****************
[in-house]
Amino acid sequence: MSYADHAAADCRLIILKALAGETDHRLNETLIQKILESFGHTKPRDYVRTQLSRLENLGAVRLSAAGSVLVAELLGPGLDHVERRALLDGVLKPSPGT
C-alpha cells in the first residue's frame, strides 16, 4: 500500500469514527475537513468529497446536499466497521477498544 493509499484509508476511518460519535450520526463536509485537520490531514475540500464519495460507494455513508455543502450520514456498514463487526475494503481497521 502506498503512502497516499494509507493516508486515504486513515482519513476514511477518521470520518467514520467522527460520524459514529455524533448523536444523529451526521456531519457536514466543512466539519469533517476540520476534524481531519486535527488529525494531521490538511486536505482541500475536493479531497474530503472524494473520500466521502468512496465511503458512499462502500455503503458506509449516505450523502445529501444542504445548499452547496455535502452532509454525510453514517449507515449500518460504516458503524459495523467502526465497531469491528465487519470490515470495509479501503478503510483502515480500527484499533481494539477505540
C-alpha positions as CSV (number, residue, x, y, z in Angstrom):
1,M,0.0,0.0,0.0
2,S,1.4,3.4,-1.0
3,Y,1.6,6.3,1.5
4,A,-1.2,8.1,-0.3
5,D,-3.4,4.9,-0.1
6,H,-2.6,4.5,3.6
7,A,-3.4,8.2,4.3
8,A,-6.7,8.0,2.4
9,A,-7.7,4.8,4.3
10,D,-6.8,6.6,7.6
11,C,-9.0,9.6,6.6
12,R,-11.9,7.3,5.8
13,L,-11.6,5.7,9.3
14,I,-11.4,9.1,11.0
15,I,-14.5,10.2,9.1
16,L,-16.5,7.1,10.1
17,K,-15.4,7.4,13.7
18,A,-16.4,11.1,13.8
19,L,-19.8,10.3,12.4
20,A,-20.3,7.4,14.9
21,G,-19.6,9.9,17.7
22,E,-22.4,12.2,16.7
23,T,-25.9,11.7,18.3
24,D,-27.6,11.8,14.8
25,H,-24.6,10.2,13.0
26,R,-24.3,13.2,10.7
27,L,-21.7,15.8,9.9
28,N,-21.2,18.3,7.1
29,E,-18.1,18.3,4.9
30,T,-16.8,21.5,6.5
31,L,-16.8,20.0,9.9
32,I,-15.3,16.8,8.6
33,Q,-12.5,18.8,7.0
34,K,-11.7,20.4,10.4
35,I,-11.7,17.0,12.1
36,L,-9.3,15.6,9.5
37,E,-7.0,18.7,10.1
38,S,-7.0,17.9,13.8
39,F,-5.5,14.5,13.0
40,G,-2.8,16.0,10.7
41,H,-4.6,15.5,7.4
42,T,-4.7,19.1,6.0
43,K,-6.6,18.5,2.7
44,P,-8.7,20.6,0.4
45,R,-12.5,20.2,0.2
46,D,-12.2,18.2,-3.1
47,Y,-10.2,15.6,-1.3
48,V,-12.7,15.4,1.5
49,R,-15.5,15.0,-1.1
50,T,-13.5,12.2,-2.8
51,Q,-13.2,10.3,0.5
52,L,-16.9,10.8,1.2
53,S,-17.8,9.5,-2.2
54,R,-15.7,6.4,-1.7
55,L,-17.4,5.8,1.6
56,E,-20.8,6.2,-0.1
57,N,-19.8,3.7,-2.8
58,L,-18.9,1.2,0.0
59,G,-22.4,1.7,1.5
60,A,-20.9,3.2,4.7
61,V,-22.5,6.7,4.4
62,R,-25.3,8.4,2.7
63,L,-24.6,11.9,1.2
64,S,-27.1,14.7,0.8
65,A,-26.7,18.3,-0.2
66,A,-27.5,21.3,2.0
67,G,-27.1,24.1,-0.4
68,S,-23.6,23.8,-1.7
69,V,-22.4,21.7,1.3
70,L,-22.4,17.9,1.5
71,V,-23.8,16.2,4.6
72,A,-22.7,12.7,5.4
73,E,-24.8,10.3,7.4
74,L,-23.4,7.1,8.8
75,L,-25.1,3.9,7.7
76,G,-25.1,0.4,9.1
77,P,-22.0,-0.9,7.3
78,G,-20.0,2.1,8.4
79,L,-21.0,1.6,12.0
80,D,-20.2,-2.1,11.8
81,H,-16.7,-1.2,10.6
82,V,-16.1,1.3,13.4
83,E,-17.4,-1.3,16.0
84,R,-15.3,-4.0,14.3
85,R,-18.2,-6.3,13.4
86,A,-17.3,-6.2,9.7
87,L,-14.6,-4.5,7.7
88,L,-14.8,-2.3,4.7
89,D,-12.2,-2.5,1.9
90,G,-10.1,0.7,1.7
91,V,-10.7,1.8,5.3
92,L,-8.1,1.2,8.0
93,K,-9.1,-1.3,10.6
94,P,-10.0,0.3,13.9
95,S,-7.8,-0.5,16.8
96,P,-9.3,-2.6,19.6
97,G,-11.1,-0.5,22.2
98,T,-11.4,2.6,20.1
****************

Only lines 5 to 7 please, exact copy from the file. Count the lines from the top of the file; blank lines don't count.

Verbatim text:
1,M,0.0,0.0,0.0
2,S,1.4,3.4,-1.0
3,Y,1.6,6.3,1.5